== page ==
Date of Award:


Document Type:


Degree Name:

Master of Science (MS)


Wildland Resources


Terry A. Messmer


Greater sage-grouse (Centrocercus urophasianus) currently inhabit about 56% of pre-settlement distribution of potential habitat. In 2005, the Castle Country Adaptive Resources Management Local Working Group (CaCoARM) was formed to address concerns regarding local sage-grouse populations in Carbon and Emery counties. In 2006-2007, CaCoARM identified the Wildcat Knolls and Horn Mountain as areas of special concern for greater sage-grouse conservation. Both sites selected by the group were inhabited by what appeared to be small isolated sage-grouse populations. Factors limiting small isolated greater sage-grouse populations throughout its range are diverse and largely site-specific. During 2008-2009, I captured, radio-collared, and monitored 43 sage-grouse between the two populations to document their ecology and seasonal habitat use patterns. The sites are only 24 km apart, but the populations appear to be isolated from each other. Sage-grouse on Horn Mountain and Wildcat Knolls are one-stage migratory and non-migratory, respectively. Although nesting and brooding success varied between sites, my results were comparable to those published in studies throughout the species' range. Overall male survival was lower on the Wildcat Knolls than Horn Mountain (P = 0.003). Hens that selected brood sites exhibiting increased shrub cover and grass height were more successful than hens that selected sites with lower shrub cover and lower grass height. Potential nesting habitat on the Wildcat Knolls and Horn Mountain were estimated at 2,329 and 5,493 ha, respectively. Hens that selected nest sites farther from non-habitat edge were more successful than hens that selected nest sites that were closer to non-habitat edge on the Wildcat Knolls. Higher nest success observed on the Wildcat Knolls was attributed to less habitat fragmentation. Isolated populations of greater sage-grouse are more susceptible to lower amounts of genetic diversity that may lead to inbreeding depression and increased rates of disease and parasites. I collected mitochondrial DNA samples from both the Wildcat Knolls and Horn Mountain populations. Although the haplotype frequencies recorded in the Wildcat Knolls and Horn Mountain populations were low, one was shared with several Utah populations. The documented low genetic diversity (especially on Horn Mountain) confirmed the isolation suspected by the local working group. Microsatellite tests may provide insights to enhance understanding of genetic differences among sites, and assist managers in determining whether or not translocations are necessary to maintain population genetic diversity. Biologists should not only continue to take samples for genetic comparison, but also record morphometric and behavior data.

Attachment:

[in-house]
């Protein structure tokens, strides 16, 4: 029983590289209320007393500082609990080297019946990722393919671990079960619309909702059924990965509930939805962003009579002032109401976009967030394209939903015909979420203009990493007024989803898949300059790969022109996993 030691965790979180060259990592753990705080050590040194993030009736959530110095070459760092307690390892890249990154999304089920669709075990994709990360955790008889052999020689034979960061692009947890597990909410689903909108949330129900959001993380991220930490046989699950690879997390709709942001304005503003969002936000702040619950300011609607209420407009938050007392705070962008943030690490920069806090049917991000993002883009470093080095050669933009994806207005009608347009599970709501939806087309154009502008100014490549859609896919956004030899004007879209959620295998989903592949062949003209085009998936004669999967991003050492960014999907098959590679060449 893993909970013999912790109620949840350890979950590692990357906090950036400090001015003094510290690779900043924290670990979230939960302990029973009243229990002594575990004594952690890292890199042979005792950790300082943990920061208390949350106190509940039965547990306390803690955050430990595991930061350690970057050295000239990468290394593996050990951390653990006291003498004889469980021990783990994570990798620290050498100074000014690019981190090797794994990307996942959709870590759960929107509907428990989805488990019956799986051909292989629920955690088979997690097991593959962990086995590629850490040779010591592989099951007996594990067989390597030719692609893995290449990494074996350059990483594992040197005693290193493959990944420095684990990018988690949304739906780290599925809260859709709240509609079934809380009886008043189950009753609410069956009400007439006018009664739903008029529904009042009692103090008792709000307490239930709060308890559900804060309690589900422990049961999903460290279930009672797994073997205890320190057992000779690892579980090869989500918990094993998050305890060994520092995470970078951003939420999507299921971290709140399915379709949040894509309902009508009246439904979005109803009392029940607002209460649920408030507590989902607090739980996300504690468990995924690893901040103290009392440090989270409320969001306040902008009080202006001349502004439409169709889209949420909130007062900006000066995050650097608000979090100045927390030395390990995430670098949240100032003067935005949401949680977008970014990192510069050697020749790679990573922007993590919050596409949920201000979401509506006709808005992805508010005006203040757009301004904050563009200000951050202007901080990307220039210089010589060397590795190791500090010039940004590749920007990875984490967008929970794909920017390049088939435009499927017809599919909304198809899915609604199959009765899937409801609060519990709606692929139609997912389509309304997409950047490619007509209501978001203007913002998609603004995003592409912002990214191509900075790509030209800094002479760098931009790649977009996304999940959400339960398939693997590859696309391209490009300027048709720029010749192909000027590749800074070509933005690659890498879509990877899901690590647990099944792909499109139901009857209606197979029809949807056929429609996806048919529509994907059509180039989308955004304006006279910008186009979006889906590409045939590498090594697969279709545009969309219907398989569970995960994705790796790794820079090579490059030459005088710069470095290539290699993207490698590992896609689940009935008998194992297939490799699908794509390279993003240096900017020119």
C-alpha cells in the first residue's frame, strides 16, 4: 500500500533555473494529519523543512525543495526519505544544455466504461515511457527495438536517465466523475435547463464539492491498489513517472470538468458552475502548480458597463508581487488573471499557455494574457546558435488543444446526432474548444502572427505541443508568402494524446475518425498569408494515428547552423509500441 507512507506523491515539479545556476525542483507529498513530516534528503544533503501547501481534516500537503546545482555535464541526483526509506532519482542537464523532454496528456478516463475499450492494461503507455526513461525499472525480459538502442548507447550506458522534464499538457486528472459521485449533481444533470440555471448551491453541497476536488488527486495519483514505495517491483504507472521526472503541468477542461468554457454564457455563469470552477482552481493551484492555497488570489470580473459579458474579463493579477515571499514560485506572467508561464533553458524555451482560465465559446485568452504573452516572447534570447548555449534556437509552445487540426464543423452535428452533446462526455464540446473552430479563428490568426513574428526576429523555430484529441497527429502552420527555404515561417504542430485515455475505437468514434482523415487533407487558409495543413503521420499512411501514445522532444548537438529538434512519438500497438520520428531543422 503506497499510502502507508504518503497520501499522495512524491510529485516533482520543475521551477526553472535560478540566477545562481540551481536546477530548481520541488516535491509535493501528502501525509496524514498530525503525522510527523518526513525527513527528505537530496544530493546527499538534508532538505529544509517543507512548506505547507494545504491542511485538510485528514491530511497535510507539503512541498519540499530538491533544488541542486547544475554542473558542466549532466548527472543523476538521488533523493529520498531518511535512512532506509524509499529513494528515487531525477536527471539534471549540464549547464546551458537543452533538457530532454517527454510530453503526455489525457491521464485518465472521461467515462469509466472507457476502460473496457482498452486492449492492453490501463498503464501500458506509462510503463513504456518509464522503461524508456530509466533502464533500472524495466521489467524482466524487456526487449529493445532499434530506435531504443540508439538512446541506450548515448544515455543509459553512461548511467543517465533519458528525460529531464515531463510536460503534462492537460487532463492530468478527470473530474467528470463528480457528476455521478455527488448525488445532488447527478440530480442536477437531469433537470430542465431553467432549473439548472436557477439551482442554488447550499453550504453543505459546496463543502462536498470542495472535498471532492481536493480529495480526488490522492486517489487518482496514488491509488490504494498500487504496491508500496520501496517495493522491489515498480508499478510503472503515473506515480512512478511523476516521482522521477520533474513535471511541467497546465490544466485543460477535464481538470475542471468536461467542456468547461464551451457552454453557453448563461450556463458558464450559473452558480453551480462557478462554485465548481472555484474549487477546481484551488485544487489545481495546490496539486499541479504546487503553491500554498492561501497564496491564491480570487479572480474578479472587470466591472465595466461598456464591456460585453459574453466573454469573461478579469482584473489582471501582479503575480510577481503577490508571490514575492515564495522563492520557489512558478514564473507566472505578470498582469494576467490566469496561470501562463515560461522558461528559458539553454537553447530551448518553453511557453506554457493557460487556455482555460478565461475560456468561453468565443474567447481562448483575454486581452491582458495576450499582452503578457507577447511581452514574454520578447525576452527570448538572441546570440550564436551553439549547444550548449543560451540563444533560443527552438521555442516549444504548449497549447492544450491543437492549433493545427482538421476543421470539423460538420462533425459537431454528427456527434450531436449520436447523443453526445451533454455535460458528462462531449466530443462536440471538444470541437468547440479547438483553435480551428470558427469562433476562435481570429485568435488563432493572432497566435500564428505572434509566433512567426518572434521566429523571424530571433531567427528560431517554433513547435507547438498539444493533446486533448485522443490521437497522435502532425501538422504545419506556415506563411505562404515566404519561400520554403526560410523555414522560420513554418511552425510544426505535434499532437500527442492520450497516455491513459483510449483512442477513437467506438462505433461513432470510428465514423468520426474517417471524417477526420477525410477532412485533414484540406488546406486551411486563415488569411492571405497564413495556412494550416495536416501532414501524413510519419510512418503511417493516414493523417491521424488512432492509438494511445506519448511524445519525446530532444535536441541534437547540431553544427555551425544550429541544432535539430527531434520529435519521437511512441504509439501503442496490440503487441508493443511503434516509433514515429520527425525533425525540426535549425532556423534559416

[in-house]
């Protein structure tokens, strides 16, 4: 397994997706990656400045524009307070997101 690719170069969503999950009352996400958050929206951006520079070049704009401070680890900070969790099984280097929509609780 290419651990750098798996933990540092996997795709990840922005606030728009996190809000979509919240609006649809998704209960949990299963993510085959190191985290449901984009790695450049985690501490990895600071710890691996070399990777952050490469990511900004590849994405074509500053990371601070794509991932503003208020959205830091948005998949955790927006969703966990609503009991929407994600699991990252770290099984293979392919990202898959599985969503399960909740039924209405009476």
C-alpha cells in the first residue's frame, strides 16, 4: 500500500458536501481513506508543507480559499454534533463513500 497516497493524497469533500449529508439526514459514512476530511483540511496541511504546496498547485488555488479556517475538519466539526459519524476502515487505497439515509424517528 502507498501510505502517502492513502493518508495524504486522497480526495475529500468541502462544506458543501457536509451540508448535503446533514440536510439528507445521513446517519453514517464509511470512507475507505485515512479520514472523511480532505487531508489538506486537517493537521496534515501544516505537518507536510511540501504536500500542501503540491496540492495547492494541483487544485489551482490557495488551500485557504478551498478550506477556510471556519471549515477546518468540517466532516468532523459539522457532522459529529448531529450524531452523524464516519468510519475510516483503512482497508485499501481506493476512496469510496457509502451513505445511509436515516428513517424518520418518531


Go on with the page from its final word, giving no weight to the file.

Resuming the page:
This work made publicly available electronically on August 2, 2010.